How to check if two arrays are equal with JavaScript?

var a = [1, 2, 3];
var b = [3, 2, 1];
var c = new Array(1, 2, 3);

alert(a == b + "|" + b == c);

demo

How can I check these array for equality and get a method which returns true if they are equal?

Does jQuery offer any method for this?

22 thoughts on “How to check if two arrays are equal with JavaScript?”

  1. [2021 changelog: bugfix for option4: no total ordering on js objects (even excluding NaN!=NaN and '5'==5 ('5'===5, '2'<3, etc.)), so cannot use .sort on Map.keys() (though you can on Object.keys(obj), since even ‘numerical’ keys are strings)]

    Option 1

    Easiest option, works in almost all cases, except that null!==undefined but they both are converted to JSON representation null and considered equal:

    function arraysEqual(a1,a2) {
        /* WARNING: arrays must not contain {objects} or behavior may be undefined */
        return JSON.stringify(a1)==JSON.stringify(a2);
    }
    

    (This might not work if your array contains objects. Whether this still works with objects depends on whether the JSON implementation sorts keys. For example, the JSON of {1:2,3:4} may or may not be equal to {3:4,1:2}; this depends on the implementation, and the spec makes no guarantee whatsoever. [2017 update: Actually the ES6 specification now guarantees object keys will be iterated in order of 1) integer properties, 2) properties in the order they were defined, then 3) symbol properties in the order they were defined. Thus IF the JSON.stringify implementation follows this, equal objects (in the === sense but NOT NECESSARILY in the == sense) will stringify to equal values. More research needed. So I guess you could make an evil clone of an object with properties in the reverse order, but I cannot imagine it ever happening by accident…] At least on Chrome, the JSON.stringify function tends to return keys in the order they were defined (at least that I’ve noticed), but this behavior is very much subject to change at any point and should not be relied upon. If you choose not to use objects in your lists, this should work fine. If you do have objects in your list that all have a unique id, you can do a1.map(function(x)}{return {id:x.uniqueId}}). If you have arbitrary objects in your list, you can read on for option #2.)

    This works for nested arrays as well.

    It is, however, slightly inefficient because of the overhead of creating these strings and garbage-collecting them.


    Option 2

    More "proper" option, which you can override to deal with special cases (like regular objects and null/undefined and custom objects, if you so desire):

    // generally useful functions
    function type(x) { // does not work in general, but works on JSONable objects we care about... modify as you see fit
        // e.g.  type(/asdf/g) --> "[object RegExp]"
        return Object.prototype.toString.call(x);
    }
    function zip(arrays) {
        // e.g. zip([[1,2,3],[4,5,6]]) --> [[1,4],[2,5],[3,6]]
        return arrays[0].map(function(_,i){
            return arrays.map(function(array){return array[i]})
        });
    }
    

     

    // helper functions
    function allCompareEqual(array) {
        // e.g.  allCompareEqual([2,2,2,2]) --> true
        // does not work with nested arrays or objects
        return array.every(function(x){return x==array[0]});
    }
    
    function isArray(x){ return type(x)==type([]) }
    function getLength(x){ return x.length }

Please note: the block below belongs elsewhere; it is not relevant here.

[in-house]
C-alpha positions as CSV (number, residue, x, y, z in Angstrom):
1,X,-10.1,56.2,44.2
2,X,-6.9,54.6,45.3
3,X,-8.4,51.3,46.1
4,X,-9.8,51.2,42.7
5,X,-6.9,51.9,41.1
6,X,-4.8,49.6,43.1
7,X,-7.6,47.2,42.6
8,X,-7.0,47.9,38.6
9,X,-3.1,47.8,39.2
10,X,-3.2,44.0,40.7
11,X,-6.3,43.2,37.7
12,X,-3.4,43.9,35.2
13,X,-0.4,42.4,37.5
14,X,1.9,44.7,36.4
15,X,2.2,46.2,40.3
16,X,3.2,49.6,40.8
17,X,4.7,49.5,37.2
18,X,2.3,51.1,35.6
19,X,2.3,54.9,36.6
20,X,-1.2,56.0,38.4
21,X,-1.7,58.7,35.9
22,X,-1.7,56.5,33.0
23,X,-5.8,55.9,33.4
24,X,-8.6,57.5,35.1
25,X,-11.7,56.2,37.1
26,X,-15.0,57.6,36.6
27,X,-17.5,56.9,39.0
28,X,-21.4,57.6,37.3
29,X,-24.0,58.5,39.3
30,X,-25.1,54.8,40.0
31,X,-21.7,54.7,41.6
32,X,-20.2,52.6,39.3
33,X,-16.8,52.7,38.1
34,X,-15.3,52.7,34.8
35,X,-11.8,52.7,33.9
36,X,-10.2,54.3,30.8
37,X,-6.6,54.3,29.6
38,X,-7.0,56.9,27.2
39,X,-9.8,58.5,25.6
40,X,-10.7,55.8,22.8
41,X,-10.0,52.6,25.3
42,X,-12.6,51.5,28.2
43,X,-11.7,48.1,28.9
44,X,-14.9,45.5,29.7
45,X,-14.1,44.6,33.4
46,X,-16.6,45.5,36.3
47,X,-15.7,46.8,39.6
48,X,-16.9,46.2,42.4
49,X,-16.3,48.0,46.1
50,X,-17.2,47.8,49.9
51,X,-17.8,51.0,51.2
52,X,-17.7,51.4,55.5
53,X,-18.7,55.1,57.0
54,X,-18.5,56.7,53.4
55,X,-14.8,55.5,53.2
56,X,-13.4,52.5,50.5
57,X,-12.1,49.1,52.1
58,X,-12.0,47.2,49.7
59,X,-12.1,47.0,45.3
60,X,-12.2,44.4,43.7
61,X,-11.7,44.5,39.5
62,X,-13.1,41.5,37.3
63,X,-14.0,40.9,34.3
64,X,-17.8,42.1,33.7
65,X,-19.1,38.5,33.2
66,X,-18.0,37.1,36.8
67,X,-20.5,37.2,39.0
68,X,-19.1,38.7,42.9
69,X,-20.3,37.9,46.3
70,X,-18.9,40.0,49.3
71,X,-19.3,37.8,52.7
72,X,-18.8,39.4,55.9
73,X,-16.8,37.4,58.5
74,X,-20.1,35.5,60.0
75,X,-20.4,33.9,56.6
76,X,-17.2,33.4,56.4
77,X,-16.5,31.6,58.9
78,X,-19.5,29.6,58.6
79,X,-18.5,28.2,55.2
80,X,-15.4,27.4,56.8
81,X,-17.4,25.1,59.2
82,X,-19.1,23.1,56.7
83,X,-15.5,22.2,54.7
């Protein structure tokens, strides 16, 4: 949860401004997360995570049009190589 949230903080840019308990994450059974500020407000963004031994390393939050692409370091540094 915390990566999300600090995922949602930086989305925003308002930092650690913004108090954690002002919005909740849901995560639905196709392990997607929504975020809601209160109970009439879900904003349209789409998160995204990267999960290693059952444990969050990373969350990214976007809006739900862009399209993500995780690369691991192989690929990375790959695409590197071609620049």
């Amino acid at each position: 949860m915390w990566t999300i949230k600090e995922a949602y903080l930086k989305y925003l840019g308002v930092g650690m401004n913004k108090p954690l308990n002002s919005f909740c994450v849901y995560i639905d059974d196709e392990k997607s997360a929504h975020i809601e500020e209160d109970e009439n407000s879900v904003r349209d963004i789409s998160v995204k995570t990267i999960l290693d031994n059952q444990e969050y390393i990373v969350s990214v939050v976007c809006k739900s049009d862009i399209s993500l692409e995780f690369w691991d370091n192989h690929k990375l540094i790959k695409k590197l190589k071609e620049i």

function allTrue(array){ return array.reduce(function(a,b){return a&&b},true) }
        // e.g. allTrue([true,true,true,true]) --> true
        // or just array.every(function(x){return x});
    

     

    function allDeepEqual(things) {
        // works with nested arrays
        if( things.every(isArray) )
            return allCompareEqual(things.map(getLength))     // all arrays of same length
                   && allTrue(zip(things).map(allDeepEqual)); // elements recursively equal
    
        //else if( this.every(isObject) )
        //  return {all have exactly same keys, and for 
        //          each key k, allDeepEqual([o1[k],o2[k],...])}
        //  e.g. ... && allTrue(objectZip(objects).map(allDeepEqual)) 
    
        //else if( ... )
        //  extend some more
    
        else
            return allCompareEqual(things);
    }
    

    Demo:

    allDeepEqual([ [], [], [] ])
    true
    allDeepEqual([ [1], [1], [1] ])
    true
    allDeepEqual([ [1,2], [1,2] ])
    true
    allDeepEqual([ [[1,2],[3]], [[1,2],[3]] ])
    true
    
    allDeepEqual([ [1,2,3], [1,2,3,4] ])
    false
    allDeepEqual([ [[1,2],[3]], [[1,2],[],3] ])
    false
    allDeepEqual([ [[1,2],[3]], [[1],[2,3]] ])
    false
    allDeepEqual([ [[1,2],3], [1,[2,3]] ])
    false
    

    To use this like a regular function, do:

    function allDeepEqual2() {
        return allDeepEqual([].slice.call(arguments));
    }
    

    Demo:

    allDeepEqual2([[1,2],3], [[1,2],3])
    true
    

    Options 3

    edit: It’s 2016 and my previous overcomplicated answer was bugging me. This recursive, imperative "recursive programming 101" implementation keeps the code really simple, and furthermore fails at the earliest possible point (giving us efficiency). It also doesn’t generate superfluous ephemeral datastructures (not that there’s anything wrong with functional programming in general, but just keeping it clean here).

    If we wanted to apply this to a non-empty arrays of arrays, we could do seriesOfArrays.reduce(arraysEqual).

    This is its own function, as opposed to using Object.defineProperties to attach to Array.prototype, since that would fail with a key error if we passed in an undefined value (that is however a fine design decision if you want to do so).

    This only answers OPs original question.

    function arraysEqual(a,b) {
        /*
            Array-aware equality checker:
            Returns whether arguments a and b are == to each other;
            however if they are equal-lengthed arrays, returns whether their 
            elements are pairwise == to each other recursively under this
            definition.
        */
        if (a instanceof Array && b instanceof Array) {
            if (a.length!=b.length)  // assert same length
                return false;